The patient care quality, satisfaction, and discharge process were also studied by Bolge et al. (2018). The study was focused on an identified gap in healthcare quality and effective treatment. This included “lack of validated instruments that particularly measure quality in the hospital discharge process for the elderly”. Therefore, the study by Bolge et al. (2018) aimed to develop an assessment measure for the evaluation of patient satisfaction and quality of care for elderly patients during the discharge process. A qualitative survey was created by the researchers called the “Discharge Care Patient Experience Survey (DICARES)” that was used to derive the patient care quality and experience in the care setting. In the study, the mean age of the total of 270 participants was 77.1 years with 57.8% being male. The study resulted in the development of a comprehensive ten-item questionnaire. The reliability and the statistical significance of this questionnaire were also tested to ensure its significance for application in the healthcare setting. The researchers assert that this questionnaire can be used as an accessory tool for the improvement of the quality process in the hospitals and therefore can aid in the improvement of the patient satisfaction and overall quality of the healthcare facility.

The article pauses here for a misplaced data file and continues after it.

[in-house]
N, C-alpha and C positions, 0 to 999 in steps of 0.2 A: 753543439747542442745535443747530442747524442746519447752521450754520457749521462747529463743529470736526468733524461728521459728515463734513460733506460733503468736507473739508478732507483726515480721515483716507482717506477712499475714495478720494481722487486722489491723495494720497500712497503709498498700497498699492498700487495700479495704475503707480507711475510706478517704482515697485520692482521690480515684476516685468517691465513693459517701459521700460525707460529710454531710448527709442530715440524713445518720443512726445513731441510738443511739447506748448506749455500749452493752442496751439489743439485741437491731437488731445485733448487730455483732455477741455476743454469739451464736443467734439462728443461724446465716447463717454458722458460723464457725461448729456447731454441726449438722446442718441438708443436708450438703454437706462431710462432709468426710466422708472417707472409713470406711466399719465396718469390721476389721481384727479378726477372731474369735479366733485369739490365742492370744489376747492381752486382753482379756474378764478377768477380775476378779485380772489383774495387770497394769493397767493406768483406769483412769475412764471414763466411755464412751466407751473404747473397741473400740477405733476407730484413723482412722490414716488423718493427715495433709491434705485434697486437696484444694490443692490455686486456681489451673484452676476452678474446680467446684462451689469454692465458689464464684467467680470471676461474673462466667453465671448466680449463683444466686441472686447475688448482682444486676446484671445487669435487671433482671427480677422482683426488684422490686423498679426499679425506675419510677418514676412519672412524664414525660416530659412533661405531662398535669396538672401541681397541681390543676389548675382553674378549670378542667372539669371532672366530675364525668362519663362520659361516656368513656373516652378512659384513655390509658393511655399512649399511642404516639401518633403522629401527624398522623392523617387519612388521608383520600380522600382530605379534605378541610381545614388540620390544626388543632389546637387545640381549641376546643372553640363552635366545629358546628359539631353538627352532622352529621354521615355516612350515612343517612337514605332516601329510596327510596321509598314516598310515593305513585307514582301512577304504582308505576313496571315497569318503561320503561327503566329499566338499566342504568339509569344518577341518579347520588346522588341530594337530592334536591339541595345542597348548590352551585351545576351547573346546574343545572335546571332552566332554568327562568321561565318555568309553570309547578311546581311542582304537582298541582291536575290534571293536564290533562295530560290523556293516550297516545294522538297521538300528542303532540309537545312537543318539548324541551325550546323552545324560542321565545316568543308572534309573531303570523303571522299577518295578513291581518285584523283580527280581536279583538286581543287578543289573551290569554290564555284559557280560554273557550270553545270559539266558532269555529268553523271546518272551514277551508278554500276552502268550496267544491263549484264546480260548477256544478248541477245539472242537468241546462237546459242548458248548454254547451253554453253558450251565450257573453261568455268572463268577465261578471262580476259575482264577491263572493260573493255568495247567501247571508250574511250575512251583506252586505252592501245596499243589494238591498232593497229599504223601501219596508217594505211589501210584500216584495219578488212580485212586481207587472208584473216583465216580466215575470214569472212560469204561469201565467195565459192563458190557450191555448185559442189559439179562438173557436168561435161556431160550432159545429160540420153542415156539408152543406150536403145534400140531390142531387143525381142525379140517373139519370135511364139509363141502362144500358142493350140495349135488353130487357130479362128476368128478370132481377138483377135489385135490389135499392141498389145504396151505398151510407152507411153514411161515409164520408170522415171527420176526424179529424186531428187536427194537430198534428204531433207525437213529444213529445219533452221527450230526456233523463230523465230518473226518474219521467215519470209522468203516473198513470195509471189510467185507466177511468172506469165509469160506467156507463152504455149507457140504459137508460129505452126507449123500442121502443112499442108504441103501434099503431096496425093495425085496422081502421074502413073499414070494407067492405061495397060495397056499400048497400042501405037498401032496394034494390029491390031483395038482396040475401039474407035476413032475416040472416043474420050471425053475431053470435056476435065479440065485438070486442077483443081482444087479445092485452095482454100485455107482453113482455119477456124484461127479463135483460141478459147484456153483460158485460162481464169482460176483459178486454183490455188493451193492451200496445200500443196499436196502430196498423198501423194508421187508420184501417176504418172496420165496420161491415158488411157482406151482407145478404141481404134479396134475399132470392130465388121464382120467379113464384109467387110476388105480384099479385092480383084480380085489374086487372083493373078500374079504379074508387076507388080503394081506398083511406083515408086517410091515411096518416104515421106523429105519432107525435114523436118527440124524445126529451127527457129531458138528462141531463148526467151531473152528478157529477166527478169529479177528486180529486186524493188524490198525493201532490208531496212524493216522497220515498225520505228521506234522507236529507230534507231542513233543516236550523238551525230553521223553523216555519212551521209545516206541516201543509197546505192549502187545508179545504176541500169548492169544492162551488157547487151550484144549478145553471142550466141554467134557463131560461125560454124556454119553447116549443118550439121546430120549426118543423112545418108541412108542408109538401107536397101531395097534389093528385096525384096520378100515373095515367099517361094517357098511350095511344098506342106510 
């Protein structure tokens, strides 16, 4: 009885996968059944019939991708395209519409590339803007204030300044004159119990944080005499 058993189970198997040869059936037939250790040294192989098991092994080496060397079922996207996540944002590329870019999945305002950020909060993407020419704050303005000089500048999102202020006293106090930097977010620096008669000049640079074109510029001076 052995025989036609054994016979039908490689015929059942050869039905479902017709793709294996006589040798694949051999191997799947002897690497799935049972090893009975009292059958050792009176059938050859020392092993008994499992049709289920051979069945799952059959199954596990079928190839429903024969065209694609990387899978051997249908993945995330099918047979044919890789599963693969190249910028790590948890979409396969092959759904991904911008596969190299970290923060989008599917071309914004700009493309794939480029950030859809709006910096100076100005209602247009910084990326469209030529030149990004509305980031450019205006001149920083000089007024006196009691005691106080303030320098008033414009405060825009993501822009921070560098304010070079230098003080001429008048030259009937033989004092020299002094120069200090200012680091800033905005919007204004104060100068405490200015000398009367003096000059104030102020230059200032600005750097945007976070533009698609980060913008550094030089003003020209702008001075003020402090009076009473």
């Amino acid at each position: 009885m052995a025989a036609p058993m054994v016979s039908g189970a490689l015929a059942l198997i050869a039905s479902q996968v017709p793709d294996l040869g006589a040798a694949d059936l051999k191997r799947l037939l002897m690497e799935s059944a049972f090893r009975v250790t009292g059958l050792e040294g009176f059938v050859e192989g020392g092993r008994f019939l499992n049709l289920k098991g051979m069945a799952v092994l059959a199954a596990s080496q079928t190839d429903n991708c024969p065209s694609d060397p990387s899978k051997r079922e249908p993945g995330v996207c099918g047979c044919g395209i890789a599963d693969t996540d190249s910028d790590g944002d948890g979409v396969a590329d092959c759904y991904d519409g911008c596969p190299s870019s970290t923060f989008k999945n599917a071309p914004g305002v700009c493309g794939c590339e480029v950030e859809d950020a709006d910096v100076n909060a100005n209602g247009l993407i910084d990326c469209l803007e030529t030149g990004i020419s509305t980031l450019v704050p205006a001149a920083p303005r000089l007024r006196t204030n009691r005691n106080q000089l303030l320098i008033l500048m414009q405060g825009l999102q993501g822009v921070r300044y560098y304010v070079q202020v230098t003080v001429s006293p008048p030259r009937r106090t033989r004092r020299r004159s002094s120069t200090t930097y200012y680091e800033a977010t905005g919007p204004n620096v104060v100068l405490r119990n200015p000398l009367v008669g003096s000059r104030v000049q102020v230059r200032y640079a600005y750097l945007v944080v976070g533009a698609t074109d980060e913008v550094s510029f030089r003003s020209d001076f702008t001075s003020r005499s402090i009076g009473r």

A comprehensive cross-sectional analysis was performed by Chumbler et al. (2016) who examined the patient experience in older patients. The study also aimed to evaluate the difference in satisfaction levels among the male and female patients in the care setting. For this analysis, data from 6021 patients aged more than 65 years were collected using the Hospital Consumer Assessment of Healthcare Providers and Systems (HCAHPS) Survey. The data was collected through telephonic and personal interviews and multiple linear regression analysis were conducted to obtain results. The study concluded that the application of the Hospital Consumer Assessment of Healthcare Providers and Systems (HCAHPS) Survey dimensions were composite and significantly associated with the overall satisfaction of the patients in the care setting.

The study reported that female patients had an overall greater satisfaction with the care facilities in the hospital. The elderly female patients reported that communication with the nurses helped in the establishment of greater satisfaction in the hospital setting for them. On the contrary, the study reported that the male patient’s communication with the doctors was extremely crucial and a determining factor for the overall satisfaction. Factors such as involvement of the patient in the decision-making process along with communication have also been identified as the essential aspects of the patient experience and satisfaction in the hospital settings (Tsakitzidis et al., 2016). The study was based on the data collected from 70 hospitals situated in the United States with more than 150000 healthcare-associated and 40,000 affiliated physicians in the setting. The researchers assert that their findings have also been in coherence with a similar study conducted by Bjertnaes et al. (2012) associated with the impact of communication in the patient satisfaction levels in the hospital setting. The study by Chumbler et al. (2016) also asserted that noise and sanitation in the hospital settings also affected the patient experience and the overall rates of satisfaction.